Temples Of Japan

Buddhist Monks of Japan

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Jikaku Daishi Jigen Daishi
Statues of Monks Jikaku Daishi and Jigen Daishi

Buddhism was introduced to Japan during the sixth century (550 to 600 AD) via China and Korea.  The rulers of Japan at that time (Prince Shotoku and his father Emperor Yomei) were great supporters of the new religion in their land.  They did experience extreme resistance from the followers of the native religion (Shintoism) but later reconciled.   Once the support grew within Japan about the new religion of Buddhism, many Japanese scholars were sent to China and Korea to be trained in the Buddhist principles and practices.

This practice of getting Japanese religious scholars trained in China and Korea started in the in the pre Nara period but intensified in the Nara period.  And this practice continued through the Heian period (when Kyoto was the capital) and Edo period.  During these days, even without the proper travel facilities these scholars risked their lives to go to these foreign countries to be trained in the Buddhist practices.

The evolution of Buddhism in Japan was largely attributed to these brave souls that visited China and Korea and came back with the knowledge.  They are also responsible for creating many versions of Buddhism that were tailored to the Japanese population.  These versions (or sects) are still existing today catering to various Buddhist religious practices within Japan.  Almost every temple in Japan owes it's origin and existence to one of these great Monks. 

Not all great Monks went to China or Korea to attain the knowledge about Buddhist practices.  Some of them trained in Japan at various temple complexes belonged to different sects of Buddhism and became great Monks themselves.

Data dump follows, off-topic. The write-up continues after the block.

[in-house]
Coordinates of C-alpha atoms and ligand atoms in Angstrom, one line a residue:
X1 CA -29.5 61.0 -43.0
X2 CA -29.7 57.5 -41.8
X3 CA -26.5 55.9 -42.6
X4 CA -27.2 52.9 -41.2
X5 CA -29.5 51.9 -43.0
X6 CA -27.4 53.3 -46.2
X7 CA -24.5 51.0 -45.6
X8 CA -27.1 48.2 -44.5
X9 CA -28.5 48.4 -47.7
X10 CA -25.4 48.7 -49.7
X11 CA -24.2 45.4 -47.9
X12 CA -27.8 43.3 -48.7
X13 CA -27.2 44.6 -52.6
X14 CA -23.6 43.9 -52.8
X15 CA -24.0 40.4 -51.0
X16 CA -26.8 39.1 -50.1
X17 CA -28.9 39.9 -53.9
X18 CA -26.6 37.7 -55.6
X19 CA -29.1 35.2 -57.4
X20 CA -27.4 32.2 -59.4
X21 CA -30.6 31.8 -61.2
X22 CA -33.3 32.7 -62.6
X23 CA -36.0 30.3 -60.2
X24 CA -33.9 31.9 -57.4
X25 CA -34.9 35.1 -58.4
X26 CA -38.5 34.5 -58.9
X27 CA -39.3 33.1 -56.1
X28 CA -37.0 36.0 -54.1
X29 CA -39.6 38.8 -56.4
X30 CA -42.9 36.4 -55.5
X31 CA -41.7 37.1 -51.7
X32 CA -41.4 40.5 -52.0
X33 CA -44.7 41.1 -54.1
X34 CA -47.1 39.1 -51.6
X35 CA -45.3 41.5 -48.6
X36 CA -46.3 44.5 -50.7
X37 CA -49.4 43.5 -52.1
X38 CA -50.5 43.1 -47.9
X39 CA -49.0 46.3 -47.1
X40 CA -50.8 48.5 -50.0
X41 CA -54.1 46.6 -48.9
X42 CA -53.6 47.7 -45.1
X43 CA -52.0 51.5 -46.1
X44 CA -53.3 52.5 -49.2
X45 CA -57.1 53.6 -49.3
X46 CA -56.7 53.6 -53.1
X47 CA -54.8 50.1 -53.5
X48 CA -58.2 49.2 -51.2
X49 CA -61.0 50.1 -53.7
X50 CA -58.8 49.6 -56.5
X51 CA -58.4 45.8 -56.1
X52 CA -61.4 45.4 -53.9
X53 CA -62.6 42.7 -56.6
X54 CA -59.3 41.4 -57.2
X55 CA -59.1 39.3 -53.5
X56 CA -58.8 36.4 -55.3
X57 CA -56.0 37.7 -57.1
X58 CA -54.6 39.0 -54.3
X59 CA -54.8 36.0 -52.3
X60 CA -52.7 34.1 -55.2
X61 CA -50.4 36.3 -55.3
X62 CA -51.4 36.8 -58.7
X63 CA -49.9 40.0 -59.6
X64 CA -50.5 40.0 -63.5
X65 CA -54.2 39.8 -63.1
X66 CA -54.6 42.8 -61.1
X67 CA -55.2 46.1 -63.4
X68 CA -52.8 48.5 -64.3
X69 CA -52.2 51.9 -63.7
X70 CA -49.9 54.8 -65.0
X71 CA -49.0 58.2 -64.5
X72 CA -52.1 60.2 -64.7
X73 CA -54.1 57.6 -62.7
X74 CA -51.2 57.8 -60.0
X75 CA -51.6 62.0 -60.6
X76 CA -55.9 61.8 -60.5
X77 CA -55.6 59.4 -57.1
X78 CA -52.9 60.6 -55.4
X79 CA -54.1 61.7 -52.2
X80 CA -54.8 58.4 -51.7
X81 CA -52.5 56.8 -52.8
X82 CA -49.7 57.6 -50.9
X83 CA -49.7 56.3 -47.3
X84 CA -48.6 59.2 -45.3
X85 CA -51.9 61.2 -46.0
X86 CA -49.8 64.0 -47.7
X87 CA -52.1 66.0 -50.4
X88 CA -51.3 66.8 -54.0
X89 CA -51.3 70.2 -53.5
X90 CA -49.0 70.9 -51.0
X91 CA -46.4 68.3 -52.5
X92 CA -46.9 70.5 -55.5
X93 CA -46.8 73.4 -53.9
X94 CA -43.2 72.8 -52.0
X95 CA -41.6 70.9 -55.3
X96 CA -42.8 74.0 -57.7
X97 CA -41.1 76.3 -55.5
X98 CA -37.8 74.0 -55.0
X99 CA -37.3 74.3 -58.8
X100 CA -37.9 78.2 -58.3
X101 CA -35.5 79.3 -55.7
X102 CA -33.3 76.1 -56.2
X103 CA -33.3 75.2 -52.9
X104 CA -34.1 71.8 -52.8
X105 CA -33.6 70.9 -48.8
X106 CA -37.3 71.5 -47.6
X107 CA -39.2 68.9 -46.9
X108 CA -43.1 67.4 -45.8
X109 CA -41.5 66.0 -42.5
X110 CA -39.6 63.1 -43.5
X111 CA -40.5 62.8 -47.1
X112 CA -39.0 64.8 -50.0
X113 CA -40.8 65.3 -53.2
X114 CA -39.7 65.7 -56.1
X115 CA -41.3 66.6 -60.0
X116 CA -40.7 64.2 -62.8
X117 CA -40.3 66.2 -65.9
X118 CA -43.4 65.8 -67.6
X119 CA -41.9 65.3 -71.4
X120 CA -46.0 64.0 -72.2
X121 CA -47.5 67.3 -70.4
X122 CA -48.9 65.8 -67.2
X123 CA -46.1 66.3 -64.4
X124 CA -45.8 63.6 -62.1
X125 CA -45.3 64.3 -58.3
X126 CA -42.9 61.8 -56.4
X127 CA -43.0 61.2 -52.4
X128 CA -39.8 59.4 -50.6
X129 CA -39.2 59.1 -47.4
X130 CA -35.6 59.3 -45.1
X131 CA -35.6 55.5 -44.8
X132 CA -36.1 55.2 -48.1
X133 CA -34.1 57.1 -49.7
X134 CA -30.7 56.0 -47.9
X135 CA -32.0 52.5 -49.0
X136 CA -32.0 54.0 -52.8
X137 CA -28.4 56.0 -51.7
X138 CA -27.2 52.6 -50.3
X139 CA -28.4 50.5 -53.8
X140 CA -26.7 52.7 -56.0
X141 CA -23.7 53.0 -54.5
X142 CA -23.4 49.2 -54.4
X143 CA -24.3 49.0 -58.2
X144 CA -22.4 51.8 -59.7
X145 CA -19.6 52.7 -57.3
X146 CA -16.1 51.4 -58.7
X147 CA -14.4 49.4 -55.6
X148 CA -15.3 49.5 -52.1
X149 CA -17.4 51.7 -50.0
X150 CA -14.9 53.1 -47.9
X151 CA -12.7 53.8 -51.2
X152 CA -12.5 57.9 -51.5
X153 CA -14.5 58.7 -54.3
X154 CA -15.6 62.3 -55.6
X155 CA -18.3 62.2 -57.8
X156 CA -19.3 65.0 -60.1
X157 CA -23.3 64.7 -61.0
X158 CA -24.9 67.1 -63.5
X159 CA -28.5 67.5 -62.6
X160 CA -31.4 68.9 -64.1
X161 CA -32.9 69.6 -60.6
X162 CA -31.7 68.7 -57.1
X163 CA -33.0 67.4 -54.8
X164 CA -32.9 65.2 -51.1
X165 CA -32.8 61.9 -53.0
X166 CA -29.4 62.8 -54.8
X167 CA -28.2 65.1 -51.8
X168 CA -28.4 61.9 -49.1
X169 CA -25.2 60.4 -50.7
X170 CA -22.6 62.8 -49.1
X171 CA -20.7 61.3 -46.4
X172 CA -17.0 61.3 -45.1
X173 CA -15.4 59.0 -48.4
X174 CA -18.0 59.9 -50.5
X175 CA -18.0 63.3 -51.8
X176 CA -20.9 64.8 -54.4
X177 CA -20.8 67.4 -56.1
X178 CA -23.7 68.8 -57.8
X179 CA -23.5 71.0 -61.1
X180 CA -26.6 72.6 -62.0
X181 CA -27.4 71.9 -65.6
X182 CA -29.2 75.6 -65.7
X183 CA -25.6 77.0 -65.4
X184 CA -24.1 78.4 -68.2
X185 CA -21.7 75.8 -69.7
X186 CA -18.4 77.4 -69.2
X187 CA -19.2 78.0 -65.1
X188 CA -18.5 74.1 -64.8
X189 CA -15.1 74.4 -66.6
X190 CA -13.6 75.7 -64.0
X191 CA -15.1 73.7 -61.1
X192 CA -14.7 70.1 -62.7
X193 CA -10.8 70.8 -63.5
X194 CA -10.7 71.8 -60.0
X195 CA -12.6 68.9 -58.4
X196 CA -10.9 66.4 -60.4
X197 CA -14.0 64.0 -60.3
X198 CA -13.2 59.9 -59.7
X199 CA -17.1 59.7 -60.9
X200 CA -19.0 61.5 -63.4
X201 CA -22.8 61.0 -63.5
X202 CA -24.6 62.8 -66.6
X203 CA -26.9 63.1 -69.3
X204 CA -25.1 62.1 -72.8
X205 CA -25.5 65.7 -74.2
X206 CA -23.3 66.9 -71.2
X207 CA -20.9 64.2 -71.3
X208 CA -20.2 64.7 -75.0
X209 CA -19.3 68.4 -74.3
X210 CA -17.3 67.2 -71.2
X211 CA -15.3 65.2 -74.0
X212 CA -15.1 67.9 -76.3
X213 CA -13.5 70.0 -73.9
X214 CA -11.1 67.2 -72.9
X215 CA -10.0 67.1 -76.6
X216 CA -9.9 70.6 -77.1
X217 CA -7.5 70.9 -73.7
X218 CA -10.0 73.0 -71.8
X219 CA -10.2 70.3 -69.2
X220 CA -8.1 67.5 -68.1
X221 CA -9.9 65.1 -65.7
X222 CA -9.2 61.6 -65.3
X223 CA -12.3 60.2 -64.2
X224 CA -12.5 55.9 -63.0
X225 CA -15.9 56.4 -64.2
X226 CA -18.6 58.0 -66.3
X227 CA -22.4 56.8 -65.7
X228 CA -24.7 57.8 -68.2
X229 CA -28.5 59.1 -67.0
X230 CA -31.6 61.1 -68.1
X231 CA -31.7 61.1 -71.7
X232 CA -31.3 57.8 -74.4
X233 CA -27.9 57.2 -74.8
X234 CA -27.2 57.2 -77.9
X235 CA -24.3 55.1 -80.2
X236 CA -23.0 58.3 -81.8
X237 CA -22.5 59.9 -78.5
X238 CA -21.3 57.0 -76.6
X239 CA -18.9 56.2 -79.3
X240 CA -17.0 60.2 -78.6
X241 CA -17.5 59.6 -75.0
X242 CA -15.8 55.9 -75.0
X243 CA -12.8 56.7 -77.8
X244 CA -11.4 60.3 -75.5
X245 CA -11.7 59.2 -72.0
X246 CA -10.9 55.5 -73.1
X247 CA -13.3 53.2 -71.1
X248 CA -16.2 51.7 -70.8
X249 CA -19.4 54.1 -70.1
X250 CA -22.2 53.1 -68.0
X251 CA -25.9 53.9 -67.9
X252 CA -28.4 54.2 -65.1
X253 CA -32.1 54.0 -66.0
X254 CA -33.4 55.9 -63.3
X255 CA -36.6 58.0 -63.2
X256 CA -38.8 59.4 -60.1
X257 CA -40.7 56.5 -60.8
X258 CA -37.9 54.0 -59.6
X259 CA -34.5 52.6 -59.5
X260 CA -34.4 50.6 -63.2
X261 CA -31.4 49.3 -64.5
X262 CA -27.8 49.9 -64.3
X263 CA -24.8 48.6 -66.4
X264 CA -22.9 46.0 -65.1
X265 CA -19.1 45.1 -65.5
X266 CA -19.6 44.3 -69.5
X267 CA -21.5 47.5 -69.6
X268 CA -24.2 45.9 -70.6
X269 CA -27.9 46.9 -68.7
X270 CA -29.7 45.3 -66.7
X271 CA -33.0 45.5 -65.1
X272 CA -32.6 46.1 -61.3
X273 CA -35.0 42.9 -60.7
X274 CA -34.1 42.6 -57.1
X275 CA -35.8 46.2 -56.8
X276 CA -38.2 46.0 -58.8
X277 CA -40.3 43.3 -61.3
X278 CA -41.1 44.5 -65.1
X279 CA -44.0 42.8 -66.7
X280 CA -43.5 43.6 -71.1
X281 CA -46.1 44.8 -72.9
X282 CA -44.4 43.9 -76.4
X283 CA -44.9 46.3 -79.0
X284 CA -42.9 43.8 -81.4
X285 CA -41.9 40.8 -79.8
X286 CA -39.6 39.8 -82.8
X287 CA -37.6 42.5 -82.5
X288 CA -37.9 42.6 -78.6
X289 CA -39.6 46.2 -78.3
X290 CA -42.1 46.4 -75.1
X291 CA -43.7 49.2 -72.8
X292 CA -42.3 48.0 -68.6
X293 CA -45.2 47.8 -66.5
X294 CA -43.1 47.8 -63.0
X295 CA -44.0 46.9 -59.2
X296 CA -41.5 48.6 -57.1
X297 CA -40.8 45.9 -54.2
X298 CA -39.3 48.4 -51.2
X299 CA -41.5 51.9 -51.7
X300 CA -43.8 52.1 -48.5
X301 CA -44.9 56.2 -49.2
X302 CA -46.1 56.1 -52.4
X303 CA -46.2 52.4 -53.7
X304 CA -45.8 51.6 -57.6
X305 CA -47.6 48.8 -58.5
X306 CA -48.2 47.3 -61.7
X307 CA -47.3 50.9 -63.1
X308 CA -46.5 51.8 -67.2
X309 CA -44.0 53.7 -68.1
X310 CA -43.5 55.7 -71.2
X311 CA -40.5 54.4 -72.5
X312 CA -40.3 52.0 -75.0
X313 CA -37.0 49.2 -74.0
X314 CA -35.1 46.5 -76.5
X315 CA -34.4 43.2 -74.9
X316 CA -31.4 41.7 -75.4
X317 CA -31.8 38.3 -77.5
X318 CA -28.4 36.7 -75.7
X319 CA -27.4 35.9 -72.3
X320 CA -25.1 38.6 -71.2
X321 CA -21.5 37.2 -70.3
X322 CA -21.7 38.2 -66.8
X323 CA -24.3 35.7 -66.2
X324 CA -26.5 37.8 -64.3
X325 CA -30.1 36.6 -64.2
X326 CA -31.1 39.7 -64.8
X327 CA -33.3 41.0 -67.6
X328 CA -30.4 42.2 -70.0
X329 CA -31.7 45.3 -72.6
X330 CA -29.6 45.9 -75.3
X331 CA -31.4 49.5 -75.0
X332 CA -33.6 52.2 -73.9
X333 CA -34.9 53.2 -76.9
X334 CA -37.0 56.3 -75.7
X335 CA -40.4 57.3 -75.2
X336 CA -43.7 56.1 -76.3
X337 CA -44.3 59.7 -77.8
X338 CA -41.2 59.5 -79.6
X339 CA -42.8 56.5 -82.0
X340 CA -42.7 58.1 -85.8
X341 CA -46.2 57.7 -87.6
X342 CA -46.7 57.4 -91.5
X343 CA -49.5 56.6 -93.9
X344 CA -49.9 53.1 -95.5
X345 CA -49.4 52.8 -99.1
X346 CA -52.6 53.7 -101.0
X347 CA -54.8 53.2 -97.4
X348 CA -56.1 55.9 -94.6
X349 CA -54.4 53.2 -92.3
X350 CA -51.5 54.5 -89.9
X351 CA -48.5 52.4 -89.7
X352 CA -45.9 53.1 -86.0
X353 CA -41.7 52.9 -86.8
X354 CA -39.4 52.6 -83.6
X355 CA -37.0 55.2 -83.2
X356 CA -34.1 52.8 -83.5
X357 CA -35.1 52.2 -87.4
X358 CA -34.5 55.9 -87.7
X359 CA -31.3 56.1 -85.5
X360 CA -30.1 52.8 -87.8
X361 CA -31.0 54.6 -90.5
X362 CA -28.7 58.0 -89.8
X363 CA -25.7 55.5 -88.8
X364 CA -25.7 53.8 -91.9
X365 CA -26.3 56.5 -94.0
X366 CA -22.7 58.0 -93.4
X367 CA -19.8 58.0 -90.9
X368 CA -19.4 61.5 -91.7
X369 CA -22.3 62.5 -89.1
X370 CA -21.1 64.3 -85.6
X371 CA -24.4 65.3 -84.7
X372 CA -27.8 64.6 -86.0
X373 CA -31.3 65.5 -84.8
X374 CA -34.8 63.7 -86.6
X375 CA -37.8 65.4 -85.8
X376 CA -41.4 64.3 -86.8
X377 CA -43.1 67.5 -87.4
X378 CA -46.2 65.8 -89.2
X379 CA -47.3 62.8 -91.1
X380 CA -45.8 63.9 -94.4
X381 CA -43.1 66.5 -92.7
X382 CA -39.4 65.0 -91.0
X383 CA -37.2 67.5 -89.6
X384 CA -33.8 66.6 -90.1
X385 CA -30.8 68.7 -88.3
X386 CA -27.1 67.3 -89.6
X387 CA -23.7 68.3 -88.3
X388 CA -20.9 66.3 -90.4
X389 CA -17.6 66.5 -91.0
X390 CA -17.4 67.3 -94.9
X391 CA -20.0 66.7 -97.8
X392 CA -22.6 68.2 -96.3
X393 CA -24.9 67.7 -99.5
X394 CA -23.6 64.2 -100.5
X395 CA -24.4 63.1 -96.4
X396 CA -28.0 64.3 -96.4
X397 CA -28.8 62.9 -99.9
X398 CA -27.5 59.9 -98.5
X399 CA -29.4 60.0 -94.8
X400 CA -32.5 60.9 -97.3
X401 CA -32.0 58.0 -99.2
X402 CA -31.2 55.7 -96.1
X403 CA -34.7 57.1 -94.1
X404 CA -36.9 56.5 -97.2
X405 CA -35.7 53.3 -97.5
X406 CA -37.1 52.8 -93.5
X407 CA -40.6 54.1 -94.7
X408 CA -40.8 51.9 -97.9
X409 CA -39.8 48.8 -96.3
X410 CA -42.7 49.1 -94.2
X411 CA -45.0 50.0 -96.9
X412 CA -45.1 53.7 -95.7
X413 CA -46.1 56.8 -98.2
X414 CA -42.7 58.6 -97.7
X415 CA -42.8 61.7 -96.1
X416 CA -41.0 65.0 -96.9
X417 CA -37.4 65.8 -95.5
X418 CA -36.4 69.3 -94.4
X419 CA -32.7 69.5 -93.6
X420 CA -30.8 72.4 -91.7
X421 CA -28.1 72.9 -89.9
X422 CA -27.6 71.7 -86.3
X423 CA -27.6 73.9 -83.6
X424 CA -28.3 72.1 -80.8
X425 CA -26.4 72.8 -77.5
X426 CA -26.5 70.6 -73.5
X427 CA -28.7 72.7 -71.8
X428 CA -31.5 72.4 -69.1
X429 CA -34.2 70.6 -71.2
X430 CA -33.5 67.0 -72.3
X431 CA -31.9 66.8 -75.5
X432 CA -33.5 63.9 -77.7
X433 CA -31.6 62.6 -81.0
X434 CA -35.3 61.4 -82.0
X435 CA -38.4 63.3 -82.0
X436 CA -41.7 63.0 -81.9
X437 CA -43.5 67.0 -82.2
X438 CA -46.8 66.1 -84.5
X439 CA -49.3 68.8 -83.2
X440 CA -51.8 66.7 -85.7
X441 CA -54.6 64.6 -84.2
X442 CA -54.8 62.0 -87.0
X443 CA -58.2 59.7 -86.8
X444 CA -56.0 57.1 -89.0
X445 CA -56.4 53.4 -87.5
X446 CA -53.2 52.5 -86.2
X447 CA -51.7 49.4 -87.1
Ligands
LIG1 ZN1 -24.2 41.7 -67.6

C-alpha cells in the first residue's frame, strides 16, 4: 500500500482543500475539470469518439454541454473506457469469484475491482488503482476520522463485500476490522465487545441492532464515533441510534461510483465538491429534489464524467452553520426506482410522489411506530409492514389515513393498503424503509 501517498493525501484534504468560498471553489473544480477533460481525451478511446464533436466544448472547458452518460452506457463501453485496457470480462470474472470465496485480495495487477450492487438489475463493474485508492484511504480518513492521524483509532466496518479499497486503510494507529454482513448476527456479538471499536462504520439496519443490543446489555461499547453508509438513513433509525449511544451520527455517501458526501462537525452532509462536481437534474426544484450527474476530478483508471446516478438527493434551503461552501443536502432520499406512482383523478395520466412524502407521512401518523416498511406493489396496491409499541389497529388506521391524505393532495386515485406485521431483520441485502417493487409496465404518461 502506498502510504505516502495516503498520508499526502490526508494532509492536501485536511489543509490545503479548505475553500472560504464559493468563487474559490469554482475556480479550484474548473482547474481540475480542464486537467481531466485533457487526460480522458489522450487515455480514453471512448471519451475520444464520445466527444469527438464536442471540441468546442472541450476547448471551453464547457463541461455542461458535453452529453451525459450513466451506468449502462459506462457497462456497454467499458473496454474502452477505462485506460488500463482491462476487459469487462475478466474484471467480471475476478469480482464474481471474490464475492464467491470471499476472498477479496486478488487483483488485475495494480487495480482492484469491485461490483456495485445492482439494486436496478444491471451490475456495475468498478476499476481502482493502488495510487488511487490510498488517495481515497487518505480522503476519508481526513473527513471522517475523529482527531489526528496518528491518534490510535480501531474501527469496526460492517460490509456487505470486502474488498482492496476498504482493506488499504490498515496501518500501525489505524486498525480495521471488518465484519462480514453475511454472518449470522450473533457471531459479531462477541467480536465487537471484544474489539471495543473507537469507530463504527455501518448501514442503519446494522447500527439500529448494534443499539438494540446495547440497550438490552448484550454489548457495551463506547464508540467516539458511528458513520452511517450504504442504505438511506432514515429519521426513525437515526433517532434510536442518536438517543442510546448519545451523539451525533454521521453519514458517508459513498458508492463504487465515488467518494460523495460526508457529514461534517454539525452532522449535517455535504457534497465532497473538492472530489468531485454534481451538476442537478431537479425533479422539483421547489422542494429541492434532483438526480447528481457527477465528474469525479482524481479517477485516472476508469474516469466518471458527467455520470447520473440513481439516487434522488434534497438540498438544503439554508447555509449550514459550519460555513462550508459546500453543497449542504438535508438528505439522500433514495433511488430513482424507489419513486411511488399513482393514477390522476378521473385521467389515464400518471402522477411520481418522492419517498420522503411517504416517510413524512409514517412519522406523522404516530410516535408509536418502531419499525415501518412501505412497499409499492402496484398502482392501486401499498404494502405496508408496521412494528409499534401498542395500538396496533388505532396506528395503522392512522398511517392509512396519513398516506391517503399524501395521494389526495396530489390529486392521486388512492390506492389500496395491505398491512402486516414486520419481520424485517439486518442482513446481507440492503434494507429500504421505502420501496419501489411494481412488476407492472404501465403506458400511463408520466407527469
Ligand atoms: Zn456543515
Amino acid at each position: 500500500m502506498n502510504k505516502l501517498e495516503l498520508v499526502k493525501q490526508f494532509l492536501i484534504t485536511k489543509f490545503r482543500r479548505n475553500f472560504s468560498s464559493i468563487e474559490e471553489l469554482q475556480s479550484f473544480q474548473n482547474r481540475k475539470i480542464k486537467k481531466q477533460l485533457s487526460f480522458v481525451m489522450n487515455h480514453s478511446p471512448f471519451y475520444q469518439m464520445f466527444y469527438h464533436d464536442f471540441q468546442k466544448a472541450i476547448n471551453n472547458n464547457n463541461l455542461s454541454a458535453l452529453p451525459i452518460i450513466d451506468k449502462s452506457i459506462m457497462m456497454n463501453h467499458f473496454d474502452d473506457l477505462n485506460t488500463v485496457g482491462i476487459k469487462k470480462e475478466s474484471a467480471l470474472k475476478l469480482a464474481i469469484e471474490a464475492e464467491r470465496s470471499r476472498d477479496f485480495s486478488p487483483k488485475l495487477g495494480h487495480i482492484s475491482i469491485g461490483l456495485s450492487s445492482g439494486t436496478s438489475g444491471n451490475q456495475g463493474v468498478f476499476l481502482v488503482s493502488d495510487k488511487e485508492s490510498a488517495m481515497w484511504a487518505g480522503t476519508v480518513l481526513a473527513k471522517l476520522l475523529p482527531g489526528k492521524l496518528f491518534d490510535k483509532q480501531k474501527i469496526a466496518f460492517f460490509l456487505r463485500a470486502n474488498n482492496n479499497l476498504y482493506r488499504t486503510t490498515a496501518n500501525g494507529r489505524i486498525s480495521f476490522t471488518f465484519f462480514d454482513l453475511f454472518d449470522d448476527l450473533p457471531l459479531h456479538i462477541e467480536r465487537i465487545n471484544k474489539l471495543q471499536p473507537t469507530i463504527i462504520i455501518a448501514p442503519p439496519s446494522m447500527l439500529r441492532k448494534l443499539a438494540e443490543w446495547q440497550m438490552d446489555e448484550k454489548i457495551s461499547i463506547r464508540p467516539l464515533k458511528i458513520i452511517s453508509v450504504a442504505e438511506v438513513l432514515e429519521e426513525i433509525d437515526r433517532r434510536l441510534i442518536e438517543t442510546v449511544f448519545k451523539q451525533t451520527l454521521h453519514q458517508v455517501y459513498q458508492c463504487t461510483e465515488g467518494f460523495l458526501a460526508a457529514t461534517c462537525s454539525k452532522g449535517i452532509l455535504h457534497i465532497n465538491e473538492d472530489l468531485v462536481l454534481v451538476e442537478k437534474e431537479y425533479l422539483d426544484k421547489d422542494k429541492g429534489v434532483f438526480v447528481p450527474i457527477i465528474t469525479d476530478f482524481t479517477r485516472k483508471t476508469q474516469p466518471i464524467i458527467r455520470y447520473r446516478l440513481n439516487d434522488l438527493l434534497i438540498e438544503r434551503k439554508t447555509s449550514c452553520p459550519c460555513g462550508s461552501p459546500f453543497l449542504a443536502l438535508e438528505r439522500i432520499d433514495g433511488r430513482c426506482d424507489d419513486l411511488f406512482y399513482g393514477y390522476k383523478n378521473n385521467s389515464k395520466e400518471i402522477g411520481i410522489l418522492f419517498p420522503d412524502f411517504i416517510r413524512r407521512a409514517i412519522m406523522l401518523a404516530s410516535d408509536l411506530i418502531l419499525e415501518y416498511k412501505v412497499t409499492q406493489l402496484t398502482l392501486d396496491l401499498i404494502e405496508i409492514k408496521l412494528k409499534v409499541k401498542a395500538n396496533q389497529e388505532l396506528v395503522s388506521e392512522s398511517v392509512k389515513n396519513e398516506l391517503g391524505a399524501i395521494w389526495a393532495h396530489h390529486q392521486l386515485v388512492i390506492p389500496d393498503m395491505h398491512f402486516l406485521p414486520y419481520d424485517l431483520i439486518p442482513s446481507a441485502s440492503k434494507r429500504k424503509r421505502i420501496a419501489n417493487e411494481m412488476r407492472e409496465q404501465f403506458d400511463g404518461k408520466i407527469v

The title "Daishi" was given to the Buddhist Monks who have made great many contributions to the Buddhism in Japan and are greatly revered.  The word "Daishi"  translates to "Great Master" in English.  Buddhist Monks like Kobo-Daishi (Kukai), in addition be called as Daishi, also reached the status of Bodhisattva after their death and many sub temples were built in their remembrance.  Japanese Buddhists visit these sub temples and offer their prayers, after they visit the main worship halls (Hondo) for Buddha.

The title "Shonin" is also used to describe greatest and most revered Buddhist monks.  In English it loosely translates to "Saint". 

As I introduce the temples of Japan to my readers, I also wanted to give my respects to the Monks that are responsible for preaching Buddhism and building these temples. 

Please read my section on Shintoism and Buddhism in Japan, in the Special Topics section, to understand the evolution and time line of various sects of Buddhism in Japan.

I will add as many descriptions of these Buddhist Monks as I gather information about them.  Please keep checking back periodically.

Click here to explore the Buddhist Monks of Japan

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